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Simon Estes (born March 2, 1938) is an operatic bass-baritone of African-American descent who had a major international opera career beginning in the 1960s. He has sung at most of the world's major opera houses as well as in front of presidents, popes and internationally renowned figures and celebrities including Bill Clinton, Richard Nixon, Boris Yeltsin, Yasser Arafat, Nelson Mandela and Desmond Tutu. Notably, he was part of the first generation of black opera singers to achieve widespread success and is viewed as part of a group of performers who were instrumental in helping to break down the barriers of racial prejudice in the opera world.
Estes was born in Centerville, Iowa, the son of Ruth Jeter Estes and Simon Estes. His father was a coal-miner and his grandfather was a former slave who had been sold at auction for $500. Named for his father, Estes was called 'Billy' within his family circle to avoid confusion when addressing the two. One of five children, Estes has three sisters and a younger brother. His family was heavily involved in their local Baptist church, and his earliest musical experiences were had there. He remained active with church musical activities and participated in school music programs throughout his youth.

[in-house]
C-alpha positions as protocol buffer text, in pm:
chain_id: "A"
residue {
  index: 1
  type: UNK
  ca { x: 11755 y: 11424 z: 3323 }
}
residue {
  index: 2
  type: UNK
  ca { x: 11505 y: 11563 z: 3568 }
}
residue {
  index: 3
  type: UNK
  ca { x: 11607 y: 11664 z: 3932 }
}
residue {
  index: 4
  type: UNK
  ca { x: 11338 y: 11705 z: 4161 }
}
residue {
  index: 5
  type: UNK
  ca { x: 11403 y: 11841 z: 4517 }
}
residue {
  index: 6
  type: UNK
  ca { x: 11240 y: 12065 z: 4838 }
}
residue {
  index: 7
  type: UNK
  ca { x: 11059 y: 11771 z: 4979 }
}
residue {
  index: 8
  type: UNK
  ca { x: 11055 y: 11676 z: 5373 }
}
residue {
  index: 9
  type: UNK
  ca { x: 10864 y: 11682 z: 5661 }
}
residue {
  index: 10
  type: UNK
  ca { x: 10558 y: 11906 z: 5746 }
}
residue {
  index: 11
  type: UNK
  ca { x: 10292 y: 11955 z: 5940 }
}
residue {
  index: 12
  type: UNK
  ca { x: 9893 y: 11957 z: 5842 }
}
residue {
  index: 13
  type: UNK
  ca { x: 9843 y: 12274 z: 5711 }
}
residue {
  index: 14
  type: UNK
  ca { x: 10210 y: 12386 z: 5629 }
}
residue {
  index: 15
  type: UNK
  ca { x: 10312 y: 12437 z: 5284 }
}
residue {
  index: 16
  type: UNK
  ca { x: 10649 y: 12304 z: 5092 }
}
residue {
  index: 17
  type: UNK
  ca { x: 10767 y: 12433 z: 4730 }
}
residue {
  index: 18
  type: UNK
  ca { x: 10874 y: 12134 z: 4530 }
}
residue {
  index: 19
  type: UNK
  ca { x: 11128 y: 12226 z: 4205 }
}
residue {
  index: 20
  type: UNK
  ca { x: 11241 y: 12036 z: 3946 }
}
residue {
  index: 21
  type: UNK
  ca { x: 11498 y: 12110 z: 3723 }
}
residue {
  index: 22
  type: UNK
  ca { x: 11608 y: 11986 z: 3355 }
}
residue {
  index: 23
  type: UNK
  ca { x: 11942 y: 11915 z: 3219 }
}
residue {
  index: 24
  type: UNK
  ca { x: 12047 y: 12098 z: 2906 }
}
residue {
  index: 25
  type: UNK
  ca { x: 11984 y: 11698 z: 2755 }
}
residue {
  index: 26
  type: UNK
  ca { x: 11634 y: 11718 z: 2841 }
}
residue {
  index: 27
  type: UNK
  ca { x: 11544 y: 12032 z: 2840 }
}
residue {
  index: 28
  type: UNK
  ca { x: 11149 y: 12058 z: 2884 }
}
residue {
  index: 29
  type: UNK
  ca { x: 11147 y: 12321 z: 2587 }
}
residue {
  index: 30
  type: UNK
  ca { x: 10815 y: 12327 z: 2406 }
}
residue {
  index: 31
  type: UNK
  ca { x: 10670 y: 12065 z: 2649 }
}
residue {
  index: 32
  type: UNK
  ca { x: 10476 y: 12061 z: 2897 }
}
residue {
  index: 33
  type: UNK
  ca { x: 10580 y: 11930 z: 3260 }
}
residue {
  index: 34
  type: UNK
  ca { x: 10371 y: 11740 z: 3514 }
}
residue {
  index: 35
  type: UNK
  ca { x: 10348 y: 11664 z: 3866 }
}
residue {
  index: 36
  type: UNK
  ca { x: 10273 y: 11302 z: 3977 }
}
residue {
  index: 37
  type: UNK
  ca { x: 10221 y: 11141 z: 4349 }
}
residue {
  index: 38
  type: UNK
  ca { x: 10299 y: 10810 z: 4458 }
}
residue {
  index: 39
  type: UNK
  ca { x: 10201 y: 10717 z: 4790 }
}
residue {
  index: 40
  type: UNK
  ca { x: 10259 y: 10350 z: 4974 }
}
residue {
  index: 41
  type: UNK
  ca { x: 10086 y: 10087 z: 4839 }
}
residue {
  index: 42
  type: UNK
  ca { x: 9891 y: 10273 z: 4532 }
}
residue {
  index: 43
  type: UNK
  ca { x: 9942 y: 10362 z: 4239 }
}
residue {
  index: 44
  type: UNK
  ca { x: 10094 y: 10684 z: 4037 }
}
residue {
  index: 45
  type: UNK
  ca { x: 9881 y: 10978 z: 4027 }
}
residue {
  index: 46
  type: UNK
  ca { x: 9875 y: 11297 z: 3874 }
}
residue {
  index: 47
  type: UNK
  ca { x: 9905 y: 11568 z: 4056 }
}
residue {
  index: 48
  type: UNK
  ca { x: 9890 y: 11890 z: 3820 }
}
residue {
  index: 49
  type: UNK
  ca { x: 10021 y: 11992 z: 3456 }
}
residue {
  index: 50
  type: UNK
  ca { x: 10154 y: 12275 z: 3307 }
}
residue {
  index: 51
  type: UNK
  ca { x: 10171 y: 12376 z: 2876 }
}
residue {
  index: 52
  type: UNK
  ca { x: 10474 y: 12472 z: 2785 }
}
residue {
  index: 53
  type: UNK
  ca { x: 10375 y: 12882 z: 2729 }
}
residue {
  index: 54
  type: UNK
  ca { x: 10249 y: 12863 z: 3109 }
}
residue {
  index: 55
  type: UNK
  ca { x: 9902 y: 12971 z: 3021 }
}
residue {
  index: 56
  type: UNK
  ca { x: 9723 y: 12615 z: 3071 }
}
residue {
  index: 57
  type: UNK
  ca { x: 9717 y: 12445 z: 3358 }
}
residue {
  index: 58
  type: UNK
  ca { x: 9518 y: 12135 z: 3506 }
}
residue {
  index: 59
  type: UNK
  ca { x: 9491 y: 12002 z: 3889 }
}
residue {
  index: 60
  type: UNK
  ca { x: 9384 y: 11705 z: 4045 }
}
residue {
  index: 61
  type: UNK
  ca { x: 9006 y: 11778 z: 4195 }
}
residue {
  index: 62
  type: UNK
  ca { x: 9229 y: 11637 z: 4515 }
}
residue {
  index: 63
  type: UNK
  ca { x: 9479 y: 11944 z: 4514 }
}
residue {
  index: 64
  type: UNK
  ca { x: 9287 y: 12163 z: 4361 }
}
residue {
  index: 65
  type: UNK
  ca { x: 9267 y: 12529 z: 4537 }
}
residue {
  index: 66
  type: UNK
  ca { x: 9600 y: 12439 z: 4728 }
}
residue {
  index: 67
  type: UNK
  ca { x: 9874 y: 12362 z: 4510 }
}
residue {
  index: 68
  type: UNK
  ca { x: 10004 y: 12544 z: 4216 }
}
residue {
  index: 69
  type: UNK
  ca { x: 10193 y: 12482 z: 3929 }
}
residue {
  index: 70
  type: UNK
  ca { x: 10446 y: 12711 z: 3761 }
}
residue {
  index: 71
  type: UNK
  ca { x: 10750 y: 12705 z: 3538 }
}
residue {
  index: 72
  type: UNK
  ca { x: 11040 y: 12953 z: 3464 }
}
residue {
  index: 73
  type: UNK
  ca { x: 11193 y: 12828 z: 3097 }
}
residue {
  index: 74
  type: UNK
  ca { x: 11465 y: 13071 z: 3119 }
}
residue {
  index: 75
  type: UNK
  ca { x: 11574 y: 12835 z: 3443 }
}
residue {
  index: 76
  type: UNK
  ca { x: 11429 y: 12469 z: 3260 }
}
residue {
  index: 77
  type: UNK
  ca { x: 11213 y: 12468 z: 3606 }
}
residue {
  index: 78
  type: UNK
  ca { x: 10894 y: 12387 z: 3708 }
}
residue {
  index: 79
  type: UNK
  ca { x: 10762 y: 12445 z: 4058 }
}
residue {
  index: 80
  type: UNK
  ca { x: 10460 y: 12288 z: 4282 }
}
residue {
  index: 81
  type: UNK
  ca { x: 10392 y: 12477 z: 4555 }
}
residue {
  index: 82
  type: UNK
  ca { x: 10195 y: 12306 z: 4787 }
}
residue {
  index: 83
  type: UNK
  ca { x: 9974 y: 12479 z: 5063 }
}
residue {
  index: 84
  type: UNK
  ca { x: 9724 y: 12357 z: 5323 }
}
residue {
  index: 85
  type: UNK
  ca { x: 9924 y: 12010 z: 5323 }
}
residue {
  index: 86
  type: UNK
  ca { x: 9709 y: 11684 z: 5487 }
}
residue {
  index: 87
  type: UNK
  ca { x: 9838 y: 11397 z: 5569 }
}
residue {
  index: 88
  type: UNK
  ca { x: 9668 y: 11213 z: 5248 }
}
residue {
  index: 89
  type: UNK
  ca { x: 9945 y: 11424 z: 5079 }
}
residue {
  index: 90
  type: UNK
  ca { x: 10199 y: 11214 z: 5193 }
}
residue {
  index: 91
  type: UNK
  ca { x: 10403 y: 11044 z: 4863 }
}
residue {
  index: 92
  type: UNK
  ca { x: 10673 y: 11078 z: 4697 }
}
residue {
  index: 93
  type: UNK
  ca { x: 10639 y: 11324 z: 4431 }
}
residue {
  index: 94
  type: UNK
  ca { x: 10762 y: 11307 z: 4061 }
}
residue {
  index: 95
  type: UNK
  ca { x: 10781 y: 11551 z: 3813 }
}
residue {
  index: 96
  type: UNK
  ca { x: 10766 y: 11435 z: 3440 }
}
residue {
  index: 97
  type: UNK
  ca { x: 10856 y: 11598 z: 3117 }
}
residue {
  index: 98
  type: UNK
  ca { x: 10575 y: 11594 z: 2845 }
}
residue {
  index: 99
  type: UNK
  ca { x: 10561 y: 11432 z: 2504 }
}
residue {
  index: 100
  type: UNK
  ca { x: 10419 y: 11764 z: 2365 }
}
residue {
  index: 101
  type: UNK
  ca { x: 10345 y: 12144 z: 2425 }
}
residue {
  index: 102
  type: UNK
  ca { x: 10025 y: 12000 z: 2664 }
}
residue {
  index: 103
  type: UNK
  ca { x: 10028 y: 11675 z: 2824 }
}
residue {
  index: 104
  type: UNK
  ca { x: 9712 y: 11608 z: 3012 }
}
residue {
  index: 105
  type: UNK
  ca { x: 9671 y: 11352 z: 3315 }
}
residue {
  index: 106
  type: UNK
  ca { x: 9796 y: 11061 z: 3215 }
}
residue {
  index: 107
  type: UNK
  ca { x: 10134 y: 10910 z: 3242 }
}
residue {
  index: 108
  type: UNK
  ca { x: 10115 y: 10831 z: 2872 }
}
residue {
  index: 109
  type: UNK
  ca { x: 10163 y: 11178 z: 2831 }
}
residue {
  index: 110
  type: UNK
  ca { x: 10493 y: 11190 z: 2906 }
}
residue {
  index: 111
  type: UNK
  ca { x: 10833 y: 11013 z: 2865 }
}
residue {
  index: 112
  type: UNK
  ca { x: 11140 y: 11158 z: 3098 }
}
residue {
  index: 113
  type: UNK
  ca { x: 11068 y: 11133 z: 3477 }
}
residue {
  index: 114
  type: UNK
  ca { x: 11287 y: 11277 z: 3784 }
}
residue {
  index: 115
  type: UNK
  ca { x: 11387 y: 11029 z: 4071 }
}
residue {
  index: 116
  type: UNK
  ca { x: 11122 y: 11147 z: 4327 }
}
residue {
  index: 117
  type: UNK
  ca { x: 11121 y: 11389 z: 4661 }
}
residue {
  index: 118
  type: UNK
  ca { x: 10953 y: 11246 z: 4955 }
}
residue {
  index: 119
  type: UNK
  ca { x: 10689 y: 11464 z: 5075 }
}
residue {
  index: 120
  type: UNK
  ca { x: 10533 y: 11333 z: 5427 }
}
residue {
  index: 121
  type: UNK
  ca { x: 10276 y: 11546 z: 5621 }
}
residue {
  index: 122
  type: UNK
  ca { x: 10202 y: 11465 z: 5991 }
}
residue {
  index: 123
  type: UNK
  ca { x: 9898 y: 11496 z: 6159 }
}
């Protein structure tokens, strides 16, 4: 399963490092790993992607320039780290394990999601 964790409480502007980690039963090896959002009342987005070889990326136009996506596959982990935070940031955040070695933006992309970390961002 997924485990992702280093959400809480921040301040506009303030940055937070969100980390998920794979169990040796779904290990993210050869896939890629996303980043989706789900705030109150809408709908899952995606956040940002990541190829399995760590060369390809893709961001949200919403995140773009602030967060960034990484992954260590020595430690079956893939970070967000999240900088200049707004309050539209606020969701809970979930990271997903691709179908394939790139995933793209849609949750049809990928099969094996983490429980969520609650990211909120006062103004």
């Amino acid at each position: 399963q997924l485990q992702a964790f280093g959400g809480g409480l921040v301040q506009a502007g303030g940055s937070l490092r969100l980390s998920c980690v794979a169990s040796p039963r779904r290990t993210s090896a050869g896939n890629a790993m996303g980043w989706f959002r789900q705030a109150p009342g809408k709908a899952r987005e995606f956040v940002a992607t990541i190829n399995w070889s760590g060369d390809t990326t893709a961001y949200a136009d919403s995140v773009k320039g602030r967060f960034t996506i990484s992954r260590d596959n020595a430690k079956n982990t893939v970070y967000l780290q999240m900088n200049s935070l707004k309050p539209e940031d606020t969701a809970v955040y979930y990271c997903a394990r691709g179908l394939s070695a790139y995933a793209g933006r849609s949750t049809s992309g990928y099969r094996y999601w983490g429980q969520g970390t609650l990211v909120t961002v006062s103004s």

In 1957 Estes entered the University of Iowa, originally with the intent of studying pre-med. He changed his major to psychology and then religion before finally deciding to switch to vocal music through the influence of faculty member Charles Kellis. At the time Estes had been singing in the university's "Old Gold Singers" (he was notably the group's first black singer) and his voice had grabbed Kellis's interest. Kellis became Estes's first voice teacher and it was he who introduced Estes to opera. After finishing his undergraduate studies, Estes pursued further education at the Juilliard School in 1964, a pursuit which was made possible through funds raised in Iowa.